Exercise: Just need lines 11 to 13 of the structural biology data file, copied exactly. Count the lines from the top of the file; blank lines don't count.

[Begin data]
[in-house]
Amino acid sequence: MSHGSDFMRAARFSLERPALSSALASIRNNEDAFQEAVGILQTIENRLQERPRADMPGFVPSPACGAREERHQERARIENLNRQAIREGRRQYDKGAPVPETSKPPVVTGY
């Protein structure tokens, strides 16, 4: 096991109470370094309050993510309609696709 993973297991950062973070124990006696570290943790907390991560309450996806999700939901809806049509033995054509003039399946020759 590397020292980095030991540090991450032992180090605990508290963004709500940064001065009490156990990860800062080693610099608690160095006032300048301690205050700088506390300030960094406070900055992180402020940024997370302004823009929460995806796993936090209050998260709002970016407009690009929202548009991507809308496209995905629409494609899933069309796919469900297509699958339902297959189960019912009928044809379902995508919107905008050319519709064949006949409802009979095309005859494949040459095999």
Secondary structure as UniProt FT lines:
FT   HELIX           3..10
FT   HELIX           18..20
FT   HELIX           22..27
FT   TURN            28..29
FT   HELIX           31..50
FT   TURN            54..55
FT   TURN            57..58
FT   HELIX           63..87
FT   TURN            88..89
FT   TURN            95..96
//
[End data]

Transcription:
FT   TURN            57..58
FT   HELIX           63..87
FT   TURN            88..89